2.2. The Available Wind Speed Data
As located in demand centers of China, Shandong wind farms have got good opportunities for harnessing the power of wind; meanwhile, the significant wind power potentials of the wind farms are around the coastal areas and islands. The total installed capacity of wind power in Shandong Province is 4562.3 MW in 2011, which becomes 6980.5 MW in 2013 ranking the fourth in China. Moreover, Chinese government has formulated a series of preferential policies for the development of wind electricity in this area; thus, accurate wind speed forecasting is of crucial importance for planning and operating a power system of the city’s sustainable development. So case studies are carried out using wind speed data from Shandong wind farms of China.
The wind speed data used in this paper are collected from Wind Turbine Generator of number 25 to number 28 (WTG25–WTG28) in Shandong wind farm of China. The studied time range covers January 1, 2011, to July 31, 2011. The ambient wind speed data are sampled with a certain time interval of 10 minutes, so there are 144 data records in a day. Figure 2 shows the variation trend of wind speed throughout the studied time range. Then we implement multistep forecasting for the 10minute wind speed using the abovementioned four models (FNN, EEMDFNN, CSFNN, and CSEEMDFNN), respectively.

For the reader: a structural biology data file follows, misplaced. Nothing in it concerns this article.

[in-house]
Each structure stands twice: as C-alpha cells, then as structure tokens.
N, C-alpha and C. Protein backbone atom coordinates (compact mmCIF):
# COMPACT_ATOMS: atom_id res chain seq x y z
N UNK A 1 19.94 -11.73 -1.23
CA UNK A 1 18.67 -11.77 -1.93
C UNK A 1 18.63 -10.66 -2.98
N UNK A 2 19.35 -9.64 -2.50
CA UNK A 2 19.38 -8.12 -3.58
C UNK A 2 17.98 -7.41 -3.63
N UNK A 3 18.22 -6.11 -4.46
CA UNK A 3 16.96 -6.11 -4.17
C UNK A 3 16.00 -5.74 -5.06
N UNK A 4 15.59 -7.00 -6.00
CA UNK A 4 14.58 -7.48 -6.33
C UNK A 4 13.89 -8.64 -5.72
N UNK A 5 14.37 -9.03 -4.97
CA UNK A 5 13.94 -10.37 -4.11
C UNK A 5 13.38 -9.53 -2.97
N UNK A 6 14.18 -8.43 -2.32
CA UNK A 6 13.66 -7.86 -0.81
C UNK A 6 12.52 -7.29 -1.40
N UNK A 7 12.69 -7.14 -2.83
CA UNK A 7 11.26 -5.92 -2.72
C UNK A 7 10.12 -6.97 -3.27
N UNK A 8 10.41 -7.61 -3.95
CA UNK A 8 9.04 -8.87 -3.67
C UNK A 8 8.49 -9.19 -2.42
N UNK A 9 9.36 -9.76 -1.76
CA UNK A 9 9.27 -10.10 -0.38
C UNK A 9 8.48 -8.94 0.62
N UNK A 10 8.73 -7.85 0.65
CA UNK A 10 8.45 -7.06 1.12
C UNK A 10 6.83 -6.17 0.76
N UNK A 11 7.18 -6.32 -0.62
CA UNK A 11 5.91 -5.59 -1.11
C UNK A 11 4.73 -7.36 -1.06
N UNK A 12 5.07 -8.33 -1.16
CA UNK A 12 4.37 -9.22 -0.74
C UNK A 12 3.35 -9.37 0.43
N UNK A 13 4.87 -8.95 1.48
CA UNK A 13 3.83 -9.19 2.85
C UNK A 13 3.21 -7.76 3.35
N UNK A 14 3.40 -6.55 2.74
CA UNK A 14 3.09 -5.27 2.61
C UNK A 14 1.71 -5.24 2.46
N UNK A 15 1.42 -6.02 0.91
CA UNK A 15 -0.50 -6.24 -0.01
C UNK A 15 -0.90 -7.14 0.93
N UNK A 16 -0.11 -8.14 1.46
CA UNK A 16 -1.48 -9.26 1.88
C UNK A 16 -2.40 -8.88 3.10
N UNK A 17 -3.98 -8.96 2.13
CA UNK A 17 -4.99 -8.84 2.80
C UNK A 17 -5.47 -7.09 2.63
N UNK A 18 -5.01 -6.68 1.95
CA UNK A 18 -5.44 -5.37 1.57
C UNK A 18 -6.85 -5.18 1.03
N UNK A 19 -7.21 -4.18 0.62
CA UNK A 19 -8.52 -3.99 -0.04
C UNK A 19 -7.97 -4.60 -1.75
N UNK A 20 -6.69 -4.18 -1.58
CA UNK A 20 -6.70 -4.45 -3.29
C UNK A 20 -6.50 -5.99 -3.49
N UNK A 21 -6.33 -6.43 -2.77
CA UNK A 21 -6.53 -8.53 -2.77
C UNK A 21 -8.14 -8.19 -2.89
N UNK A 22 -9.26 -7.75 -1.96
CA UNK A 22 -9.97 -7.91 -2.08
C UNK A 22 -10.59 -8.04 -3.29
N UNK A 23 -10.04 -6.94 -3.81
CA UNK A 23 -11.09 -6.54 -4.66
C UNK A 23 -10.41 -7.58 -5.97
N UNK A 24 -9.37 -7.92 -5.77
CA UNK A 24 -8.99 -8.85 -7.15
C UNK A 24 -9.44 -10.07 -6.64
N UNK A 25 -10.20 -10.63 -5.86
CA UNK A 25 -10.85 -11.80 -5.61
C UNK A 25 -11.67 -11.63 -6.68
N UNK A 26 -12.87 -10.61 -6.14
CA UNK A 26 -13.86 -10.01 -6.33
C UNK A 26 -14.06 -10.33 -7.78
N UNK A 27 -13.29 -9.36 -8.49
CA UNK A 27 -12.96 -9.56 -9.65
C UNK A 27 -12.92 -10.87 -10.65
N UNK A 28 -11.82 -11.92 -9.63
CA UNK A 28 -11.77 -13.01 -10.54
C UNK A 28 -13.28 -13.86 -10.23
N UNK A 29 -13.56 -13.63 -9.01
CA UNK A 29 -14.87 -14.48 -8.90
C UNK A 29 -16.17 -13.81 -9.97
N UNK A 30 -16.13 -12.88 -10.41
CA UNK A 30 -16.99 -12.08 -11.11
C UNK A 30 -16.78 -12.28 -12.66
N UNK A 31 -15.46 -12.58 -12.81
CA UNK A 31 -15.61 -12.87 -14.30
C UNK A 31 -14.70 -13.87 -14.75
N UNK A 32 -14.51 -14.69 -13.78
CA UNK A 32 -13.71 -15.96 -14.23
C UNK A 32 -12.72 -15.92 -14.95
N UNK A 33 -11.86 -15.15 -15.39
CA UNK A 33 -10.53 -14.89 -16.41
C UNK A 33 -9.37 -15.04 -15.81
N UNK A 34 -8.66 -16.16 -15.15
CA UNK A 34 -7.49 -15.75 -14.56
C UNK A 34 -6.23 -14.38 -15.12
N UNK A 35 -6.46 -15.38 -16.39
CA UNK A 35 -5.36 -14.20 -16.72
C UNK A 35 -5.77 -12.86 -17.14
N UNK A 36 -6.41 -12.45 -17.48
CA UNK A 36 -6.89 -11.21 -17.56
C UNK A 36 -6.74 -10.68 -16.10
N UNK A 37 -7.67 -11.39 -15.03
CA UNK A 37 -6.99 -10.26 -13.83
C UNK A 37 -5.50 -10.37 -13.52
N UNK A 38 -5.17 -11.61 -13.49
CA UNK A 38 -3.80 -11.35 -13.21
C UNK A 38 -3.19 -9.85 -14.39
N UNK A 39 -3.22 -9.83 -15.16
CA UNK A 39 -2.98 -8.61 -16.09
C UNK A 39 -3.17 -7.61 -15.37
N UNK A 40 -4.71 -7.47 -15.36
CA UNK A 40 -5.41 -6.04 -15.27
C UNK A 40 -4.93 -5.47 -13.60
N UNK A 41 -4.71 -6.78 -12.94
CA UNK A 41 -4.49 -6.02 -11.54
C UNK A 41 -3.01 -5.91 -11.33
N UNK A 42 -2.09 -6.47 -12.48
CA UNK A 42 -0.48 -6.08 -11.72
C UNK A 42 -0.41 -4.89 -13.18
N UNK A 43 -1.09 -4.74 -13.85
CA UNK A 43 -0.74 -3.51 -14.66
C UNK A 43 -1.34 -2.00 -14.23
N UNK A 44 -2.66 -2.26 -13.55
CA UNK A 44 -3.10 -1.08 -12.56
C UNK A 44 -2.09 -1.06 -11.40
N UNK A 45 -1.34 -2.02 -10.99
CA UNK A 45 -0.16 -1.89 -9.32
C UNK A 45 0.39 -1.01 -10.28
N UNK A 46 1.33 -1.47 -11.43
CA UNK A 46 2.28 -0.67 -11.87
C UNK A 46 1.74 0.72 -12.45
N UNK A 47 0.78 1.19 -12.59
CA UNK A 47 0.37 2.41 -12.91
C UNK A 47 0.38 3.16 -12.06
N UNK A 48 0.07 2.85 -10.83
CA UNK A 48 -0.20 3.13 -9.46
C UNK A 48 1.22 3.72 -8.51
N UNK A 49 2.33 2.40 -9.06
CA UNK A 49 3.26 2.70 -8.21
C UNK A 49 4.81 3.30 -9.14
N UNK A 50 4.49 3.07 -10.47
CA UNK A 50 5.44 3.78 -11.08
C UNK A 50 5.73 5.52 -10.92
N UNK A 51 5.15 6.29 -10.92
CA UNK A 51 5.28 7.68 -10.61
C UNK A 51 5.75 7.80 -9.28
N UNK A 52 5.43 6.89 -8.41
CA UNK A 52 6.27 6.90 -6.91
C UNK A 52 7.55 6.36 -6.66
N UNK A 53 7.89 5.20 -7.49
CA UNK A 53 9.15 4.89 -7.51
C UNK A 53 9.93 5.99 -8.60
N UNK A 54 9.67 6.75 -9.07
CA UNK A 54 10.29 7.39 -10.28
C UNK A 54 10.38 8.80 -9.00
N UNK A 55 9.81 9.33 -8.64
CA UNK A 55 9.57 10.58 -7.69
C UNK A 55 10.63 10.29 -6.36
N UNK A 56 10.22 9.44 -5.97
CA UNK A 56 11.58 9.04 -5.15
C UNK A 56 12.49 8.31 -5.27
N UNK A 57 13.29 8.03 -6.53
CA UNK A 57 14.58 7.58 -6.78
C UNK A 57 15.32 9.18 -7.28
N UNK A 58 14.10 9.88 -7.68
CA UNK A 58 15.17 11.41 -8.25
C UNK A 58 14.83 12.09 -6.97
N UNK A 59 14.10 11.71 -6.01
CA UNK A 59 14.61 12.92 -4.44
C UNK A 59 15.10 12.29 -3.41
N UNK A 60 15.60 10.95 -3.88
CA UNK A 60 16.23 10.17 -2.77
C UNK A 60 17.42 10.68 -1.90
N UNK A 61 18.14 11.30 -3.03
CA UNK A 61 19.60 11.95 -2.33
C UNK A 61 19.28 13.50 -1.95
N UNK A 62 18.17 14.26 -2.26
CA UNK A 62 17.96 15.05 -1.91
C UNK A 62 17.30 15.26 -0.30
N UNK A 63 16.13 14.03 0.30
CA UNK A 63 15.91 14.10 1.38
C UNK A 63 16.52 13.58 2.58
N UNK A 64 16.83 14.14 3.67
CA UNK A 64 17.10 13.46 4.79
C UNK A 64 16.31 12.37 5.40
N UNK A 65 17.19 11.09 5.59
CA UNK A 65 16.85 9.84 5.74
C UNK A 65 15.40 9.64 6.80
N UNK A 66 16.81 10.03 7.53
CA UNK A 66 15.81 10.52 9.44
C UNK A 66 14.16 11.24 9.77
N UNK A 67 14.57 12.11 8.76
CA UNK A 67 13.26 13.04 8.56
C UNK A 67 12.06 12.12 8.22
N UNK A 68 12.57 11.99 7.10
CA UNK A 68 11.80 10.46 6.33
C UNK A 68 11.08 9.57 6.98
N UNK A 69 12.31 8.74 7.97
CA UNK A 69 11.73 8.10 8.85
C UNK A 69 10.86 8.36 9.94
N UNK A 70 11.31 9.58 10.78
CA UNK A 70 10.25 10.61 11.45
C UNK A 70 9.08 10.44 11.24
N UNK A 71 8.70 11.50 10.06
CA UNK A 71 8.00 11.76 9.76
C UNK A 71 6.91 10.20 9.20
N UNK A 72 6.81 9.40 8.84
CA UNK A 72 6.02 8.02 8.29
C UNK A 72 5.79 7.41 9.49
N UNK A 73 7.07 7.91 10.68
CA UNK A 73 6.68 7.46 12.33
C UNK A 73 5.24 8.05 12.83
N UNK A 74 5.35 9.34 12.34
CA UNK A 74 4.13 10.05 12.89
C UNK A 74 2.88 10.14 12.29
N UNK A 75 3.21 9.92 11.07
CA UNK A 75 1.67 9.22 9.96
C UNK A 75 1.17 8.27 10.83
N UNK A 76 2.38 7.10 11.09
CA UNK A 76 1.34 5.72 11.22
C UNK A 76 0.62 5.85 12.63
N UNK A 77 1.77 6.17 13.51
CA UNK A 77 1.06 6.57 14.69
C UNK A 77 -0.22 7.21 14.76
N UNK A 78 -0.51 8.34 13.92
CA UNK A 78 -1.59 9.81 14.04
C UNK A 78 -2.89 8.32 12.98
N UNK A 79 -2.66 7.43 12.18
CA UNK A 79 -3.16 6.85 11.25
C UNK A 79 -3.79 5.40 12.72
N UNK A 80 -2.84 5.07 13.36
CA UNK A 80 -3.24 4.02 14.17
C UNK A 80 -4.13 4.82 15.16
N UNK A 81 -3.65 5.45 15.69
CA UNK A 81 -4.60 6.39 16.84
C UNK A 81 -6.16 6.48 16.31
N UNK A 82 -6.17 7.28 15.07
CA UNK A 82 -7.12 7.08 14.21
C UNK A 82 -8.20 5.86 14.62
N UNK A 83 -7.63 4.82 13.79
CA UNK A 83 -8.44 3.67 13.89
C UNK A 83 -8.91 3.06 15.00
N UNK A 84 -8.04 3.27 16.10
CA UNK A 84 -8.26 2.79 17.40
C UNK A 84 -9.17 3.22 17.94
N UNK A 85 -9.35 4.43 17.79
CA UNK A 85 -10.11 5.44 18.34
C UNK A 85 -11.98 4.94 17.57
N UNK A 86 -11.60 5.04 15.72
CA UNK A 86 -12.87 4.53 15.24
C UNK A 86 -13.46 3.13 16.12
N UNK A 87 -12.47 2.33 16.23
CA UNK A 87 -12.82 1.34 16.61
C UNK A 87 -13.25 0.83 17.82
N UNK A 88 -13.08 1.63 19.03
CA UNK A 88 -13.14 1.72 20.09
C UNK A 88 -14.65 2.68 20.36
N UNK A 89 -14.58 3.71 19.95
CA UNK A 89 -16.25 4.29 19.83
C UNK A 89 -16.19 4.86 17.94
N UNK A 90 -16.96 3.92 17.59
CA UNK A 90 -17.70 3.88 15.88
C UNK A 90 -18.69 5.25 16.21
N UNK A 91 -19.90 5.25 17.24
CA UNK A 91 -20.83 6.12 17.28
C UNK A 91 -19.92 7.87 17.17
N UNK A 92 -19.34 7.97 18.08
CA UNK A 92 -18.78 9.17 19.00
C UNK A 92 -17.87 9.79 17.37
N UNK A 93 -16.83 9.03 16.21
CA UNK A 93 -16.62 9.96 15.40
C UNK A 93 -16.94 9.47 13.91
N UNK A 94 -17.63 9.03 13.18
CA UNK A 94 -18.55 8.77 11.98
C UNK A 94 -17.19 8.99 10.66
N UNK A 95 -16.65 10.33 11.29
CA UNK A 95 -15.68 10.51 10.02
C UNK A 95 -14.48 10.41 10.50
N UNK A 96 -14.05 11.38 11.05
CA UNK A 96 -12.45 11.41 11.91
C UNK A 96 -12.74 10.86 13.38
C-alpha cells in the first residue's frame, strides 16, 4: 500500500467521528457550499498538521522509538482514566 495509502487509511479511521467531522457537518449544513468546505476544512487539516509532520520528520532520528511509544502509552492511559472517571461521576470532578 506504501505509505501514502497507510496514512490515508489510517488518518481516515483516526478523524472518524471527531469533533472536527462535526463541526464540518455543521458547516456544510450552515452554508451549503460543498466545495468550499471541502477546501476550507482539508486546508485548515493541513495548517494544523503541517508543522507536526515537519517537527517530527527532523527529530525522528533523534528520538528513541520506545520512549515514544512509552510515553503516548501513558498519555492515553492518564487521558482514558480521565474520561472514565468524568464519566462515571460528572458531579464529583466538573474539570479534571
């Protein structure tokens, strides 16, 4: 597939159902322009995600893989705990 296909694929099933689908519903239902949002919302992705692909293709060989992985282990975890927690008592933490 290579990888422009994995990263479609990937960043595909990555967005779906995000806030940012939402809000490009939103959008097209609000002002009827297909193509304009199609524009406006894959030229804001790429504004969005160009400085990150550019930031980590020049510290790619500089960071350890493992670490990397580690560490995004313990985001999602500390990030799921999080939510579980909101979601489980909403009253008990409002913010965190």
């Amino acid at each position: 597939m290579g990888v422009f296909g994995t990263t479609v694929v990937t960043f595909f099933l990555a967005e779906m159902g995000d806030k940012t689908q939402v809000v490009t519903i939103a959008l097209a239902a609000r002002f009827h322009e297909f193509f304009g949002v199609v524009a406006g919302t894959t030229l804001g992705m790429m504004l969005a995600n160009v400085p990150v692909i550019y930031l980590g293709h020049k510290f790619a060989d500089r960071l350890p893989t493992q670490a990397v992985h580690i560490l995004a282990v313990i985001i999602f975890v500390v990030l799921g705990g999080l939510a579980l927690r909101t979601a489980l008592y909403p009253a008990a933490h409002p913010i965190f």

3. Methodology
3.1. TS Fuzzy Neural Network (FNN)
TS fuzzy system [35] was initially proposed by Takagi and Sugeno, which could be presented as the linear combination of input variables. TS fuzzy model expresses the knowledge with fuzzy and qualitative features and thus can deal with the uncertainty, nonlinear, and illposed problems. When TS fuzzy system is applied into general fuzzy neural network, it brings TS fuzzy neural network. Recent results [36, 37] show that TS fuzzy neural network is a promising approach to capture the advantages of both fuzzy systems and neural networks and discard their weakness. Moreover, a fuzzy neural network can selfadjust the parameters of fuzzy rules using neural network based learning algorithms. Now it has been widely and successfully used in a variety of applications in many fields [38–40].